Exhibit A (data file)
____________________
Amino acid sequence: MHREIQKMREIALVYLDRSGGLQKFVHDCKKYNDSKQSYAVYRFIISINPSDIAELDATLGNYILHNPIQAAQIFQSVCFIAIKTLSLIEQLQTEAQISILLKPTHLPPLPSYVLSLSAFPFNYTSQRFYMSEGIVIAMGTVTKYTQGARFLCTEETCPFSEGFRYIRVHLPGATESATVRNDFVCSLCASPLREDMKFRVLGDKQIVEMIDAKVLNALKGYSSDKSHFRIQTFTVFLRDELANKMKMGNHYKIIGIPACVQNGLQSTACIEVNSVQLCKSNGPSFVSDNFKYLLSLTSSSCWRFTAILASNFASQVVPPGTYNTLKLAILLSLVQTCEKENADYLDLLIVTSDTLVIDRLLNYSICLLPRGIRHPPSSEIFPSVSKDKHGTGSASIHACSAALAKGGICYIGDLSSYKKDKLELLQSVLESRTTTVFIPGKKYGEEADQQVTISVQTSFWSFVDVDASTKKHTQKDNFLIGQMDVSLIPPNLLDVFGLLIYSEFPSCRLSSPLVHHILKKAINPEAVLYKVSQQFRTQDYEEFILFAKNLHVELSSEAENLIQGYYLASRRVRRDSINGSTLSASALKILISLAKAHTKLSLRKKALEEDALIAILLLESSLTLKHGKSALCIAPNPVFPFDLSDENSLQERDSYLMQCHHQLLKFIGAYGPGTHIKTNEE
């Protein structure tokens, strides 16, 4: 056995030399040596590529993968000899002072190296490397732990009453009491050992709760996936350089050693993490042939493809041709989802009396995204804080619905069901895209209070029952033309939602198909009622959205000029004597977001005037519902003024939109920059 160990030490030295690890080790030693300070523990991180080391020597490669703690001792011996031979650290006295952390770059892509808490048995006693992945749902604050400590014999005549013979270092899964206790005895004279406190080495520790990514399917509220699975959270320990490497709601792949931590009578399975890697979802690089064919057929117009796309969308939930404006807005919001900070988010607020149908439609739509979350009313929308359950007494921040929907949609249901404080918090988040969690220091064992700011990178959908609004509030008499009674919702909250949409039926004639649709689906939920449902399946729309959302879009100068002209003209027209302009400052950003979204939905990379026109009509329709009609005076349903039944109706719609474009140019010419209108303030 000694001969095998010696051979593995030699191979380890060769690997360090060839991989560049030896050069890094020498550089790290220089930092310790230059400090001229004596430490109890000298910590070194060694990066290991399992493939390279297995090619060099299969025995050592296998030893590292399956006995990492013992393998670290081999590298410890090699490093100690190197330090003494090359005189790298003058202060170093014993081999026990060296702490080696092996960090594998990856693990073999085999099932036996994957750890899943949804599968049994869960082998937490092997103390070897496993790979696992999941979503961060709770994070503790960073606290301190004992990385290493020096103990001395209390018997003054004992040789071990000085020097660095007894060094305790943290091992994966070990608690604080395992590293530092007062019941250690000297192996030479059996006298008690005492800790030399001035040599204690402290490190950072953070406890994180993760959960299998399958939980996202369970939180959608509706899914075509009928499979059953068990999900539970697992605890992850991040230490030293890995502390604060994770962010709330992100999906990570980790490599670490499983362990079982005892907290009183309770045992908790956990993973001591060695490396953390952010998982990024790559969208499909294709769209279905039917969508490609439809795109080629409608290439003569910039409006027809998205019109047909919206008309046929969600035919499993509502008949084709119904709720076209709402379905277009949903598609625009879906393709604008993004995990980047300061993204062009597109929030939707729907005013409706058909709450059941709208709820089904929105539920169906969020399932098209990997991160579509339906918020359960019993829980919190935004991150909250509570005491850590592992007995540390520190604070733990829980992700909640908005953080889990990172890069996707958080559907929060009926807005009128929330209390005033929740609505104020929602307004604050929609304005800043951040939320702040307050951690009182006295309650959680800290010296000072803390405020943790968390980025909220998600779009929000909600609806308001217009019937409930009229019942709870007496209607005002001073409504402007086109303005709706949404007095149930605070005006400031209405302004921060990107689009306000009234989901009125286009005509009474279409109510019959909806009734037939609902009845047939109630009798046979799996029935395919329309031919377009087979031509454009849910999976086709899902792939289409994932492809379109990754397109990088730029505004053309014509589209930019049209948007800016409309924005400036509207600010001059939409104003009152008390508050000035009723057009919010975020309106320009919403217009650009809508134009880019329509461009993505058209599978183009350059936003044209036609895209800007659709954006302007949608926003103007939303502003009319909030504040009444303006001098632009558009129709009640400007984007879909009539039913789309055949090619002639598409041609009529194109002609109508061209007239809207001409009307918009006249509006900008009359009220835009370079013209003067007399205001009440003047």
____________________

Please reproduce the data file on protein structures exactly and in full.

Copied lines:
Amino acid sequence: MHREIQKMREIALVYLDRSGGLQKFVHDCKKYNDSKQSYAVYRFIISINPSDIAELDATLGNYILHNPIQAAQIFQSVCFIAIKTLSLIEQLQTEAQISILLKPTHLPPLPSYVLSLSAFPFNYTSQRFYMSEGIVIAMGTVTKYTQGARFLCTEETCPFSEGFRYIRVHLPGATESATVRNDFVCSLCASPLREDMKFRVLGDKQIVEMIDAKVLNALKGYSSDKSHFRIQTFTVFLRDELANKMKMGNHYKIIGIPACVQNGLQSTACIEVNSVQLCKSNGPSFVSDNFKYLLSLTSSSCWRFTAILASNFASQVVPPGTYNTLKLAILLSLVQTCEKENADYLDLLIVTSDTLVIDRLLNYSICLLPRGIRHPPSSEIFPSVSKDKHGTGSASIHACSAALAKGGICYIGDLSSYKKDKLELLQSVLESRTTTVFIPGKKYGEEADQQVTISVQTSFWSFVDVDASTKKHTQKDNFLIGQMDVSLIPPNLLDVFGLLIYSEFPSCRLSSPLVHHILKKAINPEAVLYKVSQQFRTQDYEEFILFAKNLHVELSSEAENLIQGYYLASRRVRRDSINGSTLSASALKILISLAKAHTKLSLRKKALEEDALIAILLLESSLTLKHGKSALCIAPNPVFPFDLSDENSLQERDSYLMQCHHQLLKFIGAYGPGTHIKTNEE
């Protein structure tokens, strides 16, 4: 056995030399040596590529993968000899002072190296490397732990009453009491050992709760996936350089050693993490042939493809041709989802009396995204804080619905069901895209209070029952033309939602198909009622959205000029004597977001005037519902003024939109920059 160990030490030295690890080790030693300070523990991180080391020597490669703690001792011996031979650290006295952390770059892509808490048995006693992945749902604050400590014999005549013979270092899964206790005895004279406190080495520790990514399917509220699975959270320990490497709601792949931590009578399975890697979802690089064919057929117009796309969308939930404006807005919001900070988010607020149908439609739509979350009313929308359950007494921040929907949609249901404080918090988040969690220091064992700011990178959908609004509030008499009674919702909250949409039926004639649709689906939920449902399946729309959302879009100068002209003209027209302009400052950003979204939905990379026109009509329709009609005076349903039944109706719609474009140019010419209108303030 000694001969095998010696051979593995030699191979380890060769690997360090060839991989560049030896050069890094020498550089790290220089930092310790230059400090001229004596430490109890000298910590070194060694990066290991399992493939390279297995090619060099299969025995050592296998030893590292399956006995990492013992393998670290081999590298410890090699490093100690190197330090003494090359005189790298003058202060170093014993081999026990060296702490080696092996960090594998990856693990073999085999099932036996994957750890899943949804599968049994869960082998937490092997103390070897496993790979696992999941979503961060709770994070503790960073606290301190004992990385290493020096103990001395209390018997003054004992040789071990000085020097660095007894060094305790943290091992994966070990608690604080395992590293530092007062019941250690000297192996030479059996006298008690005492800790030399001035040599204690402290490190950072953070406890994180993760959960299998399958939980996202369970939180959608509706899914075509009928499979059953068990999900539970697992605890992850991040230490030293890995502390604060994770962010709330992100999906990570980790490599670490499983362990079982005892907290009183309770045992908790956990993973001591060695490396953390952010998982990024790559969208499909294709769209279905039917969508490609439809795109080629409608290439003569910039409006027809998205019109047909919206008309046929969600035919499993509502008949084709119904709720076209709402379905277009949903598609625009879906393709604008993004995990980047300061993204062009597109929030939707729907005013409706058909709450059941709208709820089904929105539920169906969020399932098209990997991160579509339906918020359960019993829980919190935004991150909250509570005491850590592992007995540390520190604070733990829980992700909640908005953080889990990172890069996707958080559907929060009926807005009128929330209390005033929740609505104020929602307004604050929609304005800043951040939320702040307050951690009182006295309650959680800290010296000072803390405020943790968390980025909220998600779009929000909600609806308001217009019937409930009229019942709870007496209607005002001073409504402007086109303005709706949404007095149930605070005006400031209405302004921060990107689009306000009234989901009125286009005509009474279409109510019959909806009734037939609902009845047939109630009798046979799996029935395919329309031919377009087979031509454009849910999976086709899902792939289409994932492809379109990754397109990088730029505004053309014509589209930019049209948007800016409309924005400036509207600010001059939409104003009152008390508050000035009723057009919010975020309106320009919403217009650009809508134009880019329509461009993505058209599978183009350059936003044209036609895209800007659709954006302007949608926003103007939303502003009319909030504040009444303006001098632009558009129709009640400007984007879909009539039913789309055949090619002639598409041609009529194109002609109508061209007239809207001409009307918009006249509006900008009359009220835009370079013209003067007399205001009440003047």